Patrik Jonsson/The Christian Science Monitor
Retiree Rich Rodman repairs his American flag fixture after bumping it off with his riding lawn mower on Nov. 14, 2021, in rural Jasper County, South Carolina. A political independent, Mr. Rodman "100%" supports the bipartisan infrastructure bill. But he worries that history will repeat: that benefits will go to the rich areas and poor counties like his will remain poor.

Whether the potential for new funding will reawaken negotiations has become a sudden and serious issue, with huge implications for the Lowcountry’s future.

“They could have built this thing 15 years ago. But you’re dealing with money, you’re dealing with thoughts, you’re dealing with competition,” says John Kemp, a Republican county council member in Jasper County. 

At the same time, he says, “this is where you say the iron is hot, because everybody is thinking about new ports and new infrastructure. There’s a lot of pressure to bring us into the 21st century. Everybody looks to the port. At least up to this point, everybody wants to win and nobody wants to compromise. But that’s what government does: compromise.”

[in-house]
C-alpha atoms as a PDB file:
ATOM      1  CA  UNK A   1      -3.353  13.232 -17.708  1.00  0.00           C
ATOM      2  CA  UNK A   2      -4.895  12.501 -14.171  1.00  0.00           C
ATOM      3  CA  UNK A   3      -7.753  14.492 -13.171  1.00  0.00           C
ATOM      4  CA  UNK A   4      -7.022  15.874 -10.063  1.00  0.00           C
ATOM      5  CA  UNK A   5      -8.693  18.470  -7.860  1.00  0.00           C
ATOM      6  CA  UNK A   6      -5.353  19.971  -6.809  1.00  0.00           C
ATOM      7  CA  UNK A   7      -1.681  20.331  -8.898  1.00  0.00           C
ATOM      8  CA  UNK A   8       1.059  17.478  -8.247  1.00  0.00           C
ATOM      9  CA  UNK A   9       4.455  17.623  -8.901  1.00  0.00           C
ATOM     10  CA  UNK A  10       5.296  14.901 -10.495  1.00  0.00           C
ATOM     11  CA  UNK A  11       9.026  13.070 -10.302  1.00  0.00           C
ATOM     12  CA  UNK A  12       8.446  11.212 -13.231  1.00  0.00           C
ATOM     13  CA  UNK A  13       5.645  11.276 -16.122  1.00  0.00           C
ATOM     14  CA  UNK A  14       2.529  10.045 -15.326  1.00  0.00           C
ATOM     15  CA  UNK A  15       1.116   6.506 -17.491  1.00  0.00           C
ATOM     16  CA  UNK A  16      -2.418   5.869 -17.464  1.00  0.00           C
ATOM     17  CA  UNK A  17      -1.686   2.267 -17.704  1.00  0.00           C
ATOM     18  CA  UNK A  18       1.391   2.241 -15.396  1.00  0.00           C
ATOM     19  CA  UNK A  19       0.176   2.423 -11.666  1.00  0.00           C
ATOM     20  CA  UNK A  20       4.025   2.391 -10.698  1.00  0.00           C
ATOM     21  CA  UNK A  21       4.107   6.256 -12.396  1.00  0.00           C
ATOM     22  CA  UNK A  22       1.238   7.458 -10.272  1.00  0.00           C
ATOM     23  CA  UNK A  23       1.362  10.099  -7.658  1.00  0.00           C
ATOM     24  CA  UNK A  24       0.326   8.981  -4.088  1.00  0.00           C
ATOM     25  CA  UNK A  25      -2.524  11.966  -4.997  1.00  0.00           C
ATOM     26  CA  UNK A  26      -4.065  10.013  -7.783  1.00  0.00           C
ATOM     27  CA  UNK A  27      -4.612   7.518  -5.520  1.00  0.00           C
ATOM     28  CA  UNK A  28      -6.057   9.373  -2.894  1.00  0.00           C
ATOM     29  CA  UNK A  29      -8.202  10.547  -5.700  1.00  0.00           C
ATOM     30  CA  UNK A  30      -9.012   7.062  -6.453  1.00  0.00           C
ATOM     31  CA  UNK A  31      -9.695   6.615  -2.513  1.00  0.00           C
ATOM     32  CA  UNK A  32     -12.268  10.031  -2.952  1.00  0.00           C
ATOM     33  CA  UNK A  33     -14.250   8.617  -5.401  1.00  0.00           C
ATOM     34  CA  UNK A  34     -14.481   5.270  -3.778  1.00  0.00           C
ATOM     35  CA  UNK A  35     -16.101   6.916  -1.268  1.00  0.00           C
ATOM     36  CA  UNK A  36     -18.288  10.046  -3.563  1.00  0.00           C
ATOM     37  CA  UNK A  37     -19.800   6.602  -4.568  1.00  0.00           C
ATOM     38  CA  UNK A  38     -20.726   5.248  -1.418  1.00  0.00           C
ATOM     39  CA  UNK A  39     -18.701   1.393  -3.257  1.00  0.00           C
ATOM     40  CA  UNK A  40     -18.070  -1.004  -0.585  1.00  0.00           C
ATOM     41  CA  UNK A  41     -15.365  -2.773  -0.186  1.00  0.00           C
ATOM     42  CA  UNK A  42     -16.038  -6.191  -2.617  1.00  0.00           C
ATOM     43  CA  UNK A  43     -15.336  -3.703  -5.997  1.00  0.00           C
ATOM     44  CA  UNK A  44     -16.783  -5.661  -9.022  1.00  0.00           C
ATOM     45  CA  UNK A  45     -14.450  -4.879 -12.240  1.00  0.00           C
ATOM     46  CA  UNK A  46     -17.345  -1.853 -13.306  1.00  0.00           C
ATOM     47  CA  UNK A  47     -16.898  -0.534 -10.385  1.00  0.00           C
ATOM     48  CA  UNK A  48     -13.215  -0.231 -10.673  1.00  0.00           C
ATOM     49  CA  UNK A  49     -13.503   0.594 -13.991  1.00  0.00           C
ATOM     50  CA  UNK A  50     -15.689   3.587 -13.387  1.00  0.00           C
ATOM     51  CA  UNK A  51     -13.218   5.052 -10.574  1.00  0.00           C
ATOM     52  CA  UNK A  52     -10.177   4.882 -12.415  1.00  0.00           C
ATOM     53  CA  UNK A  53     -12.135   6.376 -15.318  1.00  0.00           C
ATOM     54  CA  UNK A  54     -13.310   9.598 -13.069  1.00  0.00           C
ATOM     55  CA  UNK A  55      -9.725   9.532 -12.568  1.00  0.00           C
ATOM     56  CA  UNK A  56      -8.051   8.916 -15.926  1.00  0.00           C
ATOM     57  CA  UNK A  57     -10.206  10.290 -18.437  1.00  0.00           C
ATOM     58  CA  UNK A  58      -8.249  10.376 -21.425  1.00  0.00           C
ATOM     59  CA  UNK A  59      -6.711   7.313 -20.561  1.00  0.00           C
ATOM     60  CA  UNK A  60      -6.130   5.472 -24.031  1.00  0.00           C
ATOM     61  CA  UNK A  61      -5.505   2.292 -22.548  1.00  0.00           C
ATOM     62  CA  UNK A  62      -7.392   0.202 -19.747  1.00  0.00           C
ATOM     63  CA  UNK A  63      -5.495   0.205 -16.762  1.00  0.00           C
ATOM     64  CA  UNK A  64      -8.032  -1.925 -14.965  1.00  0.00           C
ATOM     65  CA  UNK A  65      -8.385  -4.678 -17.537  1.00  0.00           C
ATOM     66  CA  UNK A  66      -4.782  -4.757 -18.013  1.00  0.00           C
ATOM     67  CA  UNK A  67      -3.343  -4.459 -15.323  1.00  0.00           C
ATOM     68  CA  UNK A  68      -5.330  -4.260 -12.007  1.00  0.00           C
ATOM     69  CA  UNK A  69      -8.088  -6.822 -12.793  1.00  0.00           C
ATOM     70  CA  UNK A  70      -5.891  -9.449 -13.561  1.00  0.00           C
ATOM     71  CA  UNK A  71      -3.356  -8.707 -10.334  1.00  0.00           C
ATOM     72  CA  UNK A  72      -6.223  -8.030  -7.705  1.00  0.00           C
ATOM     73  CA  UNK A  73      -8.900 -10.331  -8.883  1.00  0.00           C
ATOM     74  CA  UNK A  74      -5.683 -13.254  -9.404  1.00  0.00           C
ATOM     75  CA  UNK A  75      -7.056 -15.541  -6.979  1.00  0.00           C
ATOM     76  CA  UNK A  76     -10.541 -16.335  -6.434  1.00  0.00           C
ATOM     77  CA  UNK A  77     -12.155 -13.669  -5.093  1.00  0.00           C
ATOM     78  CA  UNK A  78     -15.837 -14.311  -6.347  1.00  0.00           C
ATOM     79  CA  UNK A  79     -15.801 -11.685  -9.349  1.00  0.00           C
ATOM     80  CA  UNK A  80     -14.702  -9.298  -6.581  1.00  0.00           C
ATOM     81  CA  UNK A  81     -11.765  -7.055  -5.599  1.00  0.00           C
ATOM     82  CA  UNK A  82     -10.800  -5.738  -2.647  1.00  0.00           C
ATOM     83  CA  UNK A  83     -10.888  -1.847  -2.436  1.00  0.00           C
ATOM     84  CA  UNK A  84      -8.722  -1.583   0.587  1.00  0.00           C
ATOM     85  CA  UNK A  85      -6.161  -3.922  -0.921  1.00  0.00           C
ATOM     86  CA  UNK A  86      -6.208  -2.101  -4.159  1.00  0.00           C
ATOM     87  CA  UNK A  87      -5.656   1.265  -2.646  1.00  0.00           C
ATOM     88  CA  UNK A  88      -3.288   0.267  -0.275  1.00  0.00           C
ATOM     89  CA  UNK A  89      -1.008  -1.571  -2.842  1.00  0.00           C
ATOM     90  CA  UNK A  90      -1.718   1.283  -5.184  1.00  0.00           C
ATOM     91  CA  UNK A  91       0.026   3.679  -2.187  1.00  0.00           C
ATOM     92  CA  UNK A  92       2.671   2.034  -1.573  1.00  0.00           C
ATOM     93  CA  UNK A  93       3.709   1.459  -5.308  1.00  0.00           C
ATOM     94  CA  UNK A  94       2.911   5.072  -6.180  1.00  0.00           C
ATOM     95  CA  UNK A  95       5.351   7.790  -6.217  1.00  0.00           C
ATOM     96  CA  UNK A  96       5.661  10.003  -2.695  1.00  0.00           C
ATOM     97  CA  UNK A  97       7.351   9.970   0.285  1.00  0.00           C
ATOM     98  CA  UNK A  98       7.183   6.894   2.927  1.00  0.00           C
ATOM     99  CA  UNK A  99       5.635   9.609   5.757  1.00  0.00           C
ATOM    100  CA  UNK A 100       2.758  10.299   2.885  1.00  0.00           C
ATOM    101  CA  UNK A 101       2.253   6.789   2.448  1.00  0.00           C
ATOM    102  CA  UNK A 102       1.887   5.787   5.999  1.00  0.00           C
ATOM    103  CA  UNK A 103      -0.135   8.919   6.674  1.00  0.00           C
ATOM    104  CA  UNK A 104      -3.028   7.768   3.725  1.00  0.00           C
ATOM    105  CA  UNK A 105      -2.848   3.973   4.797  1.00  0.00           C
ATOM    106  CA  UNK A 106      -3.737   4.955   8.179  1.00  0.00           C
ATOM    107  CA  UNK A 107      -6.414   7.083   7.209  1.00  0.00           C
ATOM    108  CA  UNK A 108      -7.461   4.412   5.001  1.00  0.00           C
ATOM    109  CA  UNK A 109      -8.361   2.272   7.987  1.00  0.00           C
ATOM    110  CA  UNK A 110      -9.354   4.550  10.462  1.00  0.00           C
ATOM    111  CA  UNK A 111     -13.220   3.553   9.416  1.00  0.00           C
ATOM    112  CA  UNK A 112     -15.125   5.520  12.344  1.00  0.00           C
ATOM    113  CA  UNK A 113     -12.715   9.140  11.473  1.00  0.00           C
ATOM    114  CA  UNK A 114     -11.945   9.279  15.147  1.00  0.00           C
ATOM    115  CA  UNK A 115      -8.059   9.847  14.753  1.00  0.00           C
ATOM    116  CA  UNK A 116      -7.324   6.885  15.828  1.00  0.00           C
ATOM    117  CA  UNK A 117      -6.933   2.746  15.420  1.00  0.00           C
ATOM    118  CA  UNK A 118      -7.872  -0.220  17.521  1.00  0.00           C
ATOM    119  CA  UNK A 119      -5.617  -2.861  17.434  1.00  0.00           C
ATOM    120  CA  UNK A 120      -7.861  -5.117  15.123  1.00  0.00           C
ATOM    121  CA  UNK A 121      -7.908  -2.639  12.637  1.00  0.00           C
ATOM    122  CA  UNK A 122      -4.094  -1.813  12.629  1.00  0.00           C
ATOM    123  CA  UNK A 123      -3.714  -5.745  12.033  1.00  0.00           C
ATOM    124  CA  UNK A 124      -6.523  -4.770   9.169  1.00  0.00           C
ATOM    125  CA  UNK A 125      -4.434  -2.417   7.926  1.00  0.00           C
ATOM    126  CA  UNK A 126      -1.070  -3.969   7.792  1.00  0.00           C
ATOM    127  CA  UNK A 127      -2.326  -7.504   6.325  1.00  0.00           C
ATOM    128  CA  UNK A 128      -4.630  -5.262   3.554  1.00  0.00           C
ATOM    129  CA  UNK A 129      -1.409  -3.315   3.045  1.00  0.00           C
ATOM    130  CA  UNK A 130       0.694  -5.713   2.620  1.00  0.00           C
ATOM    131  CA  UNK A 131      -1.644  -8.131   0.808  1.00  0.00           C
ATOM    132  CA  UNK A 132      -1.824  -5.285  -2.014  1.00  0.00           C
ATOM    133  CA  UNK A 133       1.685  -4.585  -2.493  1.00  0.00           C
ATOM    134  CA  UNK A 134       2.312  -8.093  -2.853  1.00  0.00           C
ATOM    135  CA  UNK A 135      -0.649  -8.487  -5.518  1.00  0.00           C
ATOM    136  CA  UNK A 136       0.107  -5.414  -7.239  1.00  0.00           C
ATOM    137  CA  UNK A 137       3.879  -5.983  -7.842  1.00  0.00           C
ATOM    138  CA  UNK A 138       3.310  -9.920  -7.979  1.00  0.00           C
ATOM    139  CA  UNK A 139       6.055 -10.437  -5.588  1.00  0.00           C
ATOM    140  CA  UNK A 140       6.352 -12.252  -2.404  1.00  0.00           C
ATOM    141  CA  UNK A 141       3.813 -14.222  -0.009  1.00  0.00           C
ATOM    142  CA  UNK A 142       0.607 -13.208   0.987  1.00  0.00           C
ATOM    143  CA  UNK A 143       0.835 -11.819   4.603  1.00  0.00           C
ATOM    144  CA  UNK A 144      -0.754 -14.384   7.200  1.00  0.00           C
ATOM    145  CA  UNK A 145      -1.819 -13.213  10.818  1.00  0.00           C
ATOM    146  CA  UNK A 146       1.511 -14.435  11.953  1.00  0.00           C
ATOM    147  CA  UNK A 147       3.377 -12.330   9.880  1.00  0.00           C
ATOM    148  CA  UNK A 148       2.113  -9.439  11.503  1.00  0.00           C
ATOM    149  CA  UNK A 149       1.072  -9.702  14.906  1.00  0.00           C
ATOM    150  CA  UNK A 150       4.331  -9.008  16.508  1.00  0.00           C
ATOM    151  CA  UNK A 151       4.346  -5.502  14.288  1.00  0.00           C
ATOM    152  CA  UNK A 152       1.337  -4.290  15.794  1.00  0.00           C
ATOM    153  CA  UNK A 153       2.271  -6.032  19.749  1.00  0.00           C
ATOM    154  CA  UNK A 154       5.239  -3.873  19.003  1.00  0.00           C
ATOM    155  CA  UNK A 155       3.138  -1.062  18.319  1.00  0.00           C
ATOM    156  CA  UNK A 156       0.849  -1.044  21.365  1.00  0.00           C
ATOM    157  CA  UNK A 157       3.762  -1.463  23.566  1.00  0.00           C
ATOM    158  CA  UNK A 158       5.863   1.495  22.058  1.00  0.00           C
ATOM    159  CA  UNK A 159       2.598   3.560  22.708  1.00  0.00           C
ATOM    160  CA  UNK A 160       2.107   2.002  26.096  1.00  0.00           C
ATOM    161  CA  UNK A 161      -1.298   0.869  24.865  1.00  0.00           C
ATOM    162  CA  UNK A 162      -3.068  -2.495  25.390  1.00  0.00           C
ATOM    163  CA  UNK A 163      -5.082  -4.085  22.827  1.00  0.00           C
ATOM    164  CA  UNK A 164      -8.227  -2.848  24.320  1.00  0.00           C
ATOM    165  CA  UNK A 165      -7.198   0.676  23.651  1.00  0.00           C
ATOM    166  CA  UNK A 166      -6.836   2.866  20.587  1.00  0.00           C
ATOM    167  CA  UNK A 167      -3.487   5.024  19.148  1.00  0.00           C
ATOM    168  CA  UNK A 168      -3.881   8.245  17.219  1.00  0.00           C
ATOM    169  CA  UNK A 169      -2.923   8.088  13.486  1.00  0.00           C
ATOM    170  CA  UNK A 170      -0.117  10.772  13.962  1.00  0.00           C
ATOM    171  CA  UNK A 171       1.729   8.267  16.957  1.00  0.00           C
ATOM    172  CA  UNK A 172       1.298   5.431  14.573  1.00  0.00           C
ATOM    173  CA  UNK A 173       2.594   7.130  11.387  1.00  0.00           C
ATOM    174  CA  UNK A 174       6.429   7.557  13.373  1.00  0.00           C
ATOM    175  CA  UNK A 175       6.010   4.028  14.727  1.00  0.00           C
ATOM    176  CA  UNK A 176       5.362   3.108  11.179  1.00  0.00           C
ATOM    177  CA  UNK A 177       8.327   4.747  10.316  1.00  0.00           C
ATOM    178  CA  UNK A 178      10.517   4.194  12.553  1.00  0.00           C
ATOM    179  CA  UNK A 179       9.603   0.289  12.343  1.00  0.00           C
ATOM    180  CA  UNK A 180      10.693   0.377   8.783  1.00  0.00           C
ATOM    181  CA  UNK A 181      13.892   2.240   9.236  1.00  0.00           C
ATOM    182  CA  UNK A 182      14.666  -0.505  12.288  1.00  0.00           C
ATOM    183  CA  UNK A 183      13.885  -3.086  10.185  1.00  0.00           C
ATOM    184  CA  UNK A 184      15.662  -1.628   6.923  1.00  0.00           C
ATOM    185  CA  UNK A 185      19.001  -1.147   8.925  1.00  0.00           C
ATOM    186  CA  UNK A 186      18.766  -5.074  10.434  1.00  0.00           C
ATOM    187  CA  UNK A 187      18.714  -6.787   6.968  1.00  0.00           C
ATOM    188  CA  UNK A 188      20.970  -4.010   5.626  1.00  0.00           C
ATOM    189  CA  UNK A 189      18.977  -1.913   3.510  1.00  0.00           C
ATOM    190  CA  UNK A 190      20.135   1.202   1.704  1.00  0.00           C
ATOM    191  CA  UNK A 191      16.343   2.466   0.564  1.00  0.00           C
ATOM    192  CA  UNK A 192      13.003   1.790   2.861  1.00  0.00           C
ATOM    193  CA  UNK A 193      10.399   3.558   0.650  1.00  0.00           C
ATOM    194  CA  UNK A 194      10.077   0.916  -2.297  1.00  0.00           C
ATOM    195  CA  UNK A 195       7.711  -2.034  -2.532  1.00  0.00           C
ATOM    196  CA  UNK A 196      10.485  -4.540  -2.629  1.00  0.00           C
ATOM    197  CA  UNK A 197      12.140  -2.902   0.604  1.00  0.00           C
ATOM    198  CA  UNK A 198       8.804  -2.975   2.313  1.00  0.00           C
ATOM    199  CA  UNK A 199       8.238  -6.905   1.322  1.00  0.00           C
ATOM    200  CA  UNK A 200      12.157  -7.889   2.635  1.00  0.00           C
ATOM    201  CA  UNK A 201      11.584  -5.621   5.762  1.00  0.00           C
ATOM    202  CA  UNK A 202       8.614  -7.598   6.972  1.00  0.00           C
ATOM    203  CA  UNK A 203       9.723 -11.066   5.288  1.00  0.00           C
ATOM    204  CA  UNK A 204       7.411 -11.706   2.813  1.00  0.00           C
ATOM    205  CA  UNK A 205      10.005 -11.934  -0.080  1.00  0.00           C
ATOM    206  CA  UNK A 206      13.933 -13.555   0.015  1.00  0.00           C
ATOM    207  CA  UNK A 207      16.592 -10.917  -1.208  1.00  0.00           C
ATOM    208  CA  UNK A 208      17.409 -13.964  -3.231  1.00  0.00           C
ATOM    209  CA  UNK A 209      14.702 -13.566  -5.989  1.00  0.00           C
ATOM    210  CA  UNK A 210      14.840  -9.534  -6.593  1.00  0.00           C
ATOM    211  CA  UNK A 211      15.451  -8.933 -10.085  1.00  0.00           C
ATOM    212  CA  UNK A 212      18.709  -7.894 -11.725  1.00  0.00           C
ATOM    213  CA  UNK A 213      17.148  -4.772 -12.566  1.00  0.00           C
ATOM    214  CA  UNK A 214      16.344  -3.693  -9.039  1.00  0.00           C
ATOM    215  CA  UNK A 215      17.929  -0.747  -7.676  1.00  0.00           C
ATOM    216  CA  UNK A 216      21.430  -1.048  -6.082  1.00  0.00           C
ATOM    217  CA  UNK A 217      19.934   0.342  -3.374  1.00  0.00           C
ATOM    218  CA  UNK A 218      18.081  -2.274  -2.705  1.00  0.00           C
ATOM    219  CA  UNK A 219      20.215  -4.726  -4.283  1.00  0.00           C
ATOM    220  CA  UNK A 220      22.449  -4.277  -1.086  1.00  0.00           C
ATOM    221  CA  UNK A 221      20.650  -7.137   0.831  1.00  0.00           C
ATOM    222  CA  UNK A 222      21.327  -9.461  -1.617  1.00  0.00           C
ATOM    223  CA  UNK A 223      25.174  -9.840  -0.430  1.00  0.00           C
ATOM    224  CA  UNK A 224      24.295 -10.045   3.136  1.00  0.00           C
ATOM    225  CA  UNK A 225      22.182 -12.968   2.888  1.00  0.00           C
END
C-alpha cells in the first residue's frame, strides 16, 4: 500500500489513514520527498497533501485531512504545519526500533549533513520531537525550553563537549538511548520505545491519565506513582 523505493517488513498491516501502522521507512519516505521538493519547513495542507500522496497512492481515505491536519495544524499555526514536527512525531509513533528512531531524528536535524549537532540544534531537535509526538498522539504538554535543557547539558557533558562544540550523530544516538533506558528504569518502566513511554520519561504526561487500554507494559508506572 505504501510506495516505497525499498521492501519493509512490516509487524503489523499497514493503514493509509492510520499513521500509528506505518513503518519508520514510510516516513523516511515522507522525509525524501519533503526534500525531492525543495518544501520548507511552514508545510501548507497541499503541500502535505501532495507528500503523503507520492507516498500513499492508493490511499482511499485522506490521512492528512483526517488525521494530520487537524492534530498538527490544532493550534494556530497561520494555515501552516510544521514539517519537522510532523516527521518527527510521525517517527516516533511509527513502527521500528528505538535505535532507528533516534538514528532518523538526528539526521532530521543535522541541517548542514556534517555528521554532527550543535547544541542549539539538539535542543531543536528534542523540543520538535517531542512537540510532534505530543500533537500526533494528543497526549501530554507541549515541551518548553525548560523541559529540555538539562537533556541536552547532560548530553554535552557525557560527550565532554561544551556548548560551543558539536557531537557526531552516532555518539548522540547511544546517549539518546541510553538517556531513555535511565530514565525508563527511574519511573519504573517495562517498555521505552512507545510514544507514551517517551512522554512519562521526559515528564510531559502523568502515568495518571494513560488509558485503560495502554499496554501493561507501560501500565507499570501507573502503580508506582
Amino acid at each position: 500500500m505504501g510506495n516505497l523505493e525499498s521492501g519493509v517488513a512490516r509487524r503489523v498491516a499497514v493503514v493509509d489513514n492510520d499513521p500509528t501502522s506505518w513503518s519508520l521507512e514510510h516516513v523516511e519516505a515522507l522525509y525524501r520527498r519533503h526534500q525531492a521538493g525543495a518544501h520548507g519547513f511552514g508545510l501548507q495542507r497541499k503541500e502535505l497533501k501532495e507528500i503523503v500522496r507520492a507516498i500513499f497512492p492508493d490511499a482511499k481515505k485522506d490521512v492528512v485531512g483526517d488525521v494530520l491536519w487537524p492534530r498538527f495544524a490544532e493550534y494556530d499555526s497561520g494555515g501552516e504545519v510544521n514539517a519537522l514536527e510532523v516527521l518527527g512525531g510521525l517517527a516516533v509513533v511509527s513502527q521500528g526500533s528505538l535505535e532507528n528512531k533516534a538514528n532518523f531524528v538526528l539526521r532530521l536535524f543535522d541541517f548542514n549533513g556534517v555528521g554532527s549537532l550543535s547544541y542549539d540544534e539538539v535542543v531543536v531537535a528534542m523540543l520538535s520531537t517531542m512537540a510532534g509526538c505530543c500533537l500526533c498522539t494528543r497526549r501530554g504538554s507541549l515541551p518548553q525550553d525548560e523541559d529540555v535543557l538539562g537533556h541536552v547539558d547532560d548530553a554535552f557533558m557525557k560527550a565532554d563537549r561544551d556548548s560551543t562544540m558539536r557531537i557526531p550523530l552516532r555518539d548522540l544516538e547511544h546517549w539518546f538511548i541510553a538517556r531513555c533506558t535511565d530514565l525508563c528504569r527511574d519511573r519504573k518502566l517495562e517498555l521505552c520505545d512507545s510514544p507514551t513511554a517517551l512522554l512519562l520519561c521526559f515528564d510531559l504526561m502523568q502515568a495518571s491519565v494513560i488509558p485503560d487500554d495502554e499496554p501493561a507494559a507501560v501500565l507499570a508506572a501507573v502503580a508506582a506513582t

Rich Rodman, who retired to a corner of rural Jasper County a few years ago, thinks about infrastructure almost every day.

There’s the road to his house that took 10 years for the county to pave. There are the clogged drain pipes that cause the neighborhood behind his house to flood with just about every big storm.

“It’s like they don’t care about the people,” he says. He’s all for spending money on a new port and roads to get to it.

While Beaufort booms just to the north, and Savannah, Georgia, bustles just to the south, Mr. Rodman says it feels “like here in Jasper County we’re stuck between a rock and a hard place.”

An incentive to move faster